After a chapter of discussing the two cultures and the changes that occurred among them, the author begins his next chapter, The God of Creative Change, with the idea that change originates from God. Sweet states that fear and trembling are two ingredients required of us all as we face the future generations. His readers will get an overwhelming sense for simplicity as the world becomes more complex.

The fourth chapter, Singing Strange Songs in the Lord's Land, discusses the idea that every Christian should be "in" the world and not "of" the world. As an "immigrant", as Sweet identifies himself, recognizes the tendency to feel out of place in a world that is not familiar. The reader is urged to move into the TGIF culture with hopes of a Christian revival breeding from their acceptance.

The next part of the book deals with the first part of the acronym (TGIF) which is Twitter. The following chapters in this section deal with the ways Twitter can produce a better Christ follower, and how Twitter can change the world. Sweet informs the reader that from the start Twitter was poised to change things, which could help one become a better Christ-follower. The author gives five ways that Twitter can change a follower of Jesus: the art of following, the need of more sound bytes that can bite (concise truths that supply substance), it explores the surface levels, a new global community, and social solitude. They help the reader become transparent, stay in touch with so many people, remind the individual that they are human, reveals great value in keeping things simple, and help open the books to the stories that lie within each person's tweets. In summary, Sweet refers to social media such as Twitter as a discipleship tool that can be used to transform and evangelize.

In the evangelical world, the idea of storytelling has become a hot topic of discussion. The concept of storytelling has been around since the days of Jesus. As the author moves to the Google section in the TGIF acronym, Sweet divides the book into three chapters titled: Jesus, Master Storyteller, The Infallible Story, and Turning a Tin Ear to Poetry. The culture today turns to Google for more than just learning, but a lifestyle. Instead of the use of drugs and alcohol to glue things back together, this generations turns to Google for the glue. A short phrase, just google it..., is the popular answer for those who have grasped the Google world of today. This culture look for images and a story that is tangible with the use of the same ingredients Jesus used such as metaphors, paradox, parables, and stories. St. Francis of Assisi said it best as he worked to convey the Christmas story to an illiterate congregation. A familiar saying that has been coined to express St. Francis' aim to use images as the sermon goes like this, Preach the gospel at all times, and if necessary use words. This saying emphasizes the need to bring one's "A" game to the task of sharing the greatest story ever told through scripture. Googlers are appreciated for their constant reminder to consider Jesus, the Master Storyteller, and accepting change that comes through a changing culture.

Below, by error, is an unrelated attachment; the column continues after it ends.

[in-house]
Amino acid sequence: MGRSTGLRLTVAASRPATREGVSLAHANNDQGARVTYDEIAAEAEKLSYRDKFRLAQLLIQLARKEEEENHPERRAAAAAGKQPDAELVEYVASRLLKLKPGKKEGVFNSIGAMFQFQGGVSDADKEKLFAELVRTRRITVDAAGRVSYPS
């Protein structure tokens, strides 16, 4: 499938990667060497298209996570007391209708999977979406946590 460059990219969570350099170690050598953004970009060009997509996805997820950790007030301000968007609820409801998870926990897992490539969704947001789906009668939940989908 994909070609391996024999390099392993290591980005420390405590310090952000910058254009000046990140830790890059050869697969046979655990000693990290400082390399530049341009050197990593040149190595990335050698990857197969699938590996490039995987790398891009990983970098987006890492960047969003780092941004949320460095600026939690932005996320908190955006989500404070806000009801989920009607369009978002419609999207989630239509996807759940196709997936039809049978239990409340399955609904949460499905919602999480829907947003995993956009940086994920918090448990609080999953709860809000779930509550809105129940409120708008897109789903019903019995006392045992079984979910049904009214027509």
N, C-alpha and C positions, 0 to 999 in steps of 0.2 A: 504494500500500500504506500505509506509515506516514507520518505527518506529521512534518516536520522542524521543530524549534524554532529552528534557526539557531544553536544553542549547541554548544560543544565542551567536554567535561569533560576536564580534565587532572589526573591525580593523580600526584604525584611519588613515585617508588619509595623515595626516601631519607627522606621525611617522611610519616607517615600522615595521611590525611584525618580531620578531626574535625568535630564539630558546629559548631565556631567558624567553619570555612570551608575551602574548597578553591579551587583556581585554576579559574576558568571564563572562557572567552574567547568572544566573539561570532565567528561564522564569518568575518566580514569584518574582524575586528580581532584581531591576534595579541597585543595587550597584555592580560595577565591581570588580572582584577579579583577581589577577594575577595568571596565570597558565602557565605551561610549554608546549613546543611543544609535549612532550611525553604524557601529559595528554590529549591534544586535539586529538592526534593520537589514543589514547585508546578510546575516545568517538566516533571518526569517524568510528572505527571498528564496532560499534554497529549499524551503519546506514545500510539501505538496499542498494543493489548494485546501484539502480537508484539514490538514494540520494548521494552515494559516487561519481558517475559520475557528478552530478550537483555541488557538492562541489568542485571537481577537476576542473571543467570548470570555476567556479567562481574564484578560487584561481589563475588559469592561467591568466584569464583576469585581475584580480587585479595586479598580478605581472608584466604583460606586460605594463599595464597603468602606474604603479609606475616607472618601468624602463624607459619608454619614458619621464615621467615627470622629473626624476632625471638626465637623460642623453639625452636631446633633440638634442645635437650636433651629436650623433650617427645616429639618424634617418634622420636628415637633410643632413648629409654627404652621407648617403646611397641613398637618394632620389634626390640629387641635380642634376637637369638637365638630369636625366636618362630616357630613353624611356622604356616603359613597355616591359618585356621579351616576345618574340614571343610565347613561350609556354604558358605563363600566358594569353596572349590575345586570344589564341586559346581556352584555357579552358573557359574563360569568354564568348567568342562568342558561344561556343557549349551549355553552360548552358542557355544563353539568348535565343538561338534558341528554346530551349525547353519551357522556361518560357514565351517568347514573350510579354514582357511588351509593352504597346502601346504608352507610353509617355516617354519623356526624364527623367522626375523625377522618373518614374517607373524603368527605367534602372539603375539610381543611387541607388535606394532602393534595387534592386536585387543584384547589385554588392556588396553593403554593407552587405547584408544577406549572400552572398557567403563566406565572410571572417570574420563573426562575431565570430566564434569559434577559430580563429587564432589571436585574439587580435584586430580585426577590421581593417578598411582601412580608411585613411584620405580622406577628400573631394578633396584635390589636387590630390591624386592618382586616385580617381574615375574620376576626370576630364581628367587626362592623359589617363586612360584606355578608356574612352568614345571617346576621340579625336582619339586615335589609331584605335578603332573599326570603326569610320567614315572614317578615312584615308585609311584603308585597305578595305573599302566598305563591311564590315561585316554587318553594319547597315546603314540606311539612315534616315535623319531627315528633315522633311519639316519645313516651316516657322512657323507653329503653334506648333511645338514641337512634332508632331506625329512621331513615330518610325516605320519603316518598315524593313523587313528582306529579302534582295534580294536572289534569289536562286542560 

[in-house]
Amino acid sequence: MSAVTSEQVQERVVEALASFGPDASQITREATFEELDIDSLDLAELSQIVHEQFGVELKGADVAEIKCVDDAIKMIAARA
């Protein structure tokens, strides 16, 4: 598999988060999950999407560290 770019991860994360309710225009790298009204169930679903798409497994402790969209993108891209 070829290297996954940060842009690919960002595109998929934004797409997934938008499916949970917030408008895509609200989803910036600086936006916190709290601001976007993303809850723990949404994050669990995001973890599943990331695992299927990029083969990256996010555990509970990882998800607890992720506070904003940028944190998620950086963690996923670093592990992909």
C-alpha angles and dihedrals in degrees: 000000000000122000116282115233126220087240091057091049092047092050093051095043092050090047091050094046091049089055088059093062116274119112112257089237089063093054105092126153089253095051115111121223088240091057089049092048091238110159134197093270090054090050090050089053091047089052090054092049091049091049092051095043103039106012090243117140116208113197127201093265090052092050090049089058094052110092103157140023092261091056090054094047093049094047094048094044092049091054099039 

In the same section, Sweet makes a valid push for the power of poetry to be adhered by this generation. He uses the language in Ephesians 2:10 describing creation as God's poiema (poetry) to encourage readers to adhere to the reading of poetry. As the author stated, "...our best hope for reorienting the church in the West and reversing the sundering of society from faith will dim" if this generation does not acquire the taste of poetry.

The fourth part of the book, iPhones, includes two chapters: The Advantages of the Whole Fruit and Trading the Orange for an Apple. The question is asked, "why would you want a device that only does one thing?", when you can have one device that does it all. It is noted that Googlers approach life as "holistic thinkers." In a comparison of apples and oranges, Sweet categorized Gutenberger generations as an orange and Googlers as apples who long for the "holistic" experience. He ends chapter ten comparing the body of Christ with an apple because with all its functions, they are all connected with each other. The next chapter in the fourth part of the book takes the metaphor of the apple and orange a step further to express pros and cons of the two approaches. The author's aim is to bring the apple (Googlers) and the orange (Gutenbergers) back into working relationship. He ends the section emphasizing the need for the whole-brained approach for the "mind of Christ", and unite these two generations.

The Fifth part of the book, Facebook, also includes two chapters: Cloud and Fire and Me and We in the TGIF World. The first chapter of this section begins with a discussion of how the two generations understand the idea of the "cloud of witnesses" or "communion of saints".